Groundhog day rip offs

This weekend, Happy Death Day will give audiences that old familiar feeling that they’ve seen something like this before. Because they have: it’s a slasher movie take on Groundhog Day. But Groundhog Day isn’t the only film to use the time loop scenario.

Ever have deja vu? The feeling that you’ve been somewhere, or said something, or did something already and are inexplicably repeating it? I’m sure you have, and if you haven’t, you’ve probably seen Groundhog Day, the Bill Murray comedy where he finds himself reliving the same day over and over again until he gets it right. Groundhog Day may be the most popular example of this trend, but it’s not the only film or TV show to tackle the concept. Happy Death Day is just the most recent example, but here are some more films are basically Groundhog Day rip-offs.

12:01 (1993)

How similar is it to Groundhog Day?

First things first: Groundhog Day didn’t invent the time loop scenario. Richard Lupoff published a short story in 1973 called 12:01, about an executive reliving the same day of his life over and over again. The story was adapted twice, first into a short film and then a feature film. The short film came out in 1990, before Groundhog Day, and the feature hit theaters in 1993, the same year as Groundhog Day. The coincidences of the time loop premise were similar enough that Lupoff and Jonathan Heap, the co-writer of the short film and feature, mulled over a potential lawsuit, but it never came to pass. The feature film stars Jonathan Silverman (remember him?) as a man stuck in a 24-hour time loop, trying to save the woman he loves (Helen Slater) from being murdered. Like Groundhog Day, the same day plays out again and again.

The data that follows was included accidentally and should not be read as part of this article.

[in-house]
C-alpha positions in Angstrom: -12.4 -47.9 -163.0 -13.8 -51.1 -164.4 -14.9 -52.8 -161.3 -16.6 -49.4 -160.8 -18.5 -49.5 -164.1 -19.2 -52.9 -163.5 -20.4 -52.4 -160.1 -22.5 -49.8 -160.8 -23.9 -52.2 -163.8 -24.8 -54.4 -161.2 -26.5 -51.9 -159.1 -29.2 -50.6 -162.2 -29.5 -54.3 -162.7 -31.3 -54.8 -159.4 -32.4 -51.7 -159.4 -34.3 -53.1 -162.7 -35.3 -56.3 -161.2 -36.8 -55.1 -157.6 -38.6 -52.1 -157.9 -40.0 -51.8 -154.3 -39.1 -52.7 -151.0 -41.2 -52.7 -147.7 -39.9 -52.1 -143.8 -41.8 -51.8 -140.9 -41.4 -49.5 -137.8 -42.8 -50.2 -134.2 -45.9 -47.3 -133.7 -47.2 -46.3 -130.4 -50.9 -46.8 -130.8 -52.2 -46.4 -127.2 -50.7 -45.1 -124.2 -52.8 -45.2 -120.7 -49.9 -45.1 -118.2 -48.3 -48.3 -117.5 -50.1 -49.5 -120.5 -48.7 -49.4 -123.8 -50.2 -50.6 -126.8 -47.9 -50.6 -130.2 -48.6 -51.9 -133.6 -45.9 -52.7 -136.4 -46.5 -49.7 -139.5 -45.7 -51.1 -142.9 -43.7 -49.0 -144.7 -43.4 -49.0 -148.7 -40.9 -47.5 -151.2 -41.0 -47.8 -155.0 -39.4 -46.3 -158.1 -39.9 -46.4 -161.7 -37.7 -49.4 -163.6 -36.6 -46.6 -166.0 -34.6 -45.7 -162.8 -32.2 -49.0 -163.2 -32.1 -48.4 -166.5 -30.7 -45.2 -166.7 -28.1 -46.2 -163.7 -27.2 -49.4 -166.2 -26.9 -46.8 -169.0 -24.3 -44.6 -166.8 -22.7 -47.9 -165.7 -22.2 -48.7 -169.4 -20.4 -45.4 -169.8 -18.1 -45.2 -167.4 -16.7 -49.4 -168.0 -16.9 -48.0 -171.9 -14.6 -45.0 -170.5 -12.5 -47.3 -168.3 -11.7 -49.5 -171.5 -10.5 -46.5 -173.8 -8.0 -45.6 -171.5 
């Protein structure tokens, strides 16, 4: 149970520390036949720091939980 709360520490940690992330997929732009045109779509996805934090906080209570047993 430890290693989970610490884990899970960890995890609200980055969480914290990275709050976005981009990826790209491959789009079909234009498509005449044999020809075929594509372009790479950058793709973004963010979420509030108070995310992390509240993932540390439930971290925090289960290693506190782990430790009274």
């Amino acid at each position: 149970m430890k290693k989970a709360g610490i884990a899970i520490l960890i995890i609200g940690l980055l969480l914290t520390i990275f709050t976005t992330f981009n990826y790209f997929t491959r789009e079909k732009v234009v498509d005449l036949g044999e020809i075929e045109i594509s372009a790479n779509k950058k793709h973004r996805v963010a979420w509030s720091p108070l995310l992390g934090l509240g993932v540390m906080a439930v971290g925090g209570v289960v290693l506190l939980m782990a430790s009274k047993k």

What does it do differently than Groundhog Day?

Groundhog Day famously never explains why the time loop is happening. It just happens. 12:01 attempts to explain the phenomenon with both a particle accelerator and having the main character receive an electrical shock. So word to the wise: don’t get an electrical shock, or you might get stuck reliving the same day over and over again. 12:01 is also a thriller, which is much different than the comedic Groundhog Day.

Run Lola Run (1998)

How similar is it to Groundhog Day?

Lola (Franka Potente) has to score 100,000 Deutsche Mark in twenty minutes or her boyfriend will die. What follows is a frantic, frenetic flick from Tom Tykwer that has the same scenario unfolding three different times, in three different ways. Like Groundhog, we see an event, see it repeated, and see it begin to diverge from the way we initially experienced it, until the main character gets things right.

What does it do differently than Groundhog Day?

Run Lola Run isn’t really a time loop movie, per se. Lola is never aware she’s in a loop, and she’s never trying to find a way to break out of said loop. Instead, the film is just using the time loop premise to recreate the same set-up in three different ways, highlighting the many different ways the same story could possibly unfold. It’s more of a stylish excuse to explore philosophical concepts of free will.

The X-Files: “Monday” (1999)

How similar is it to Groundhog Day?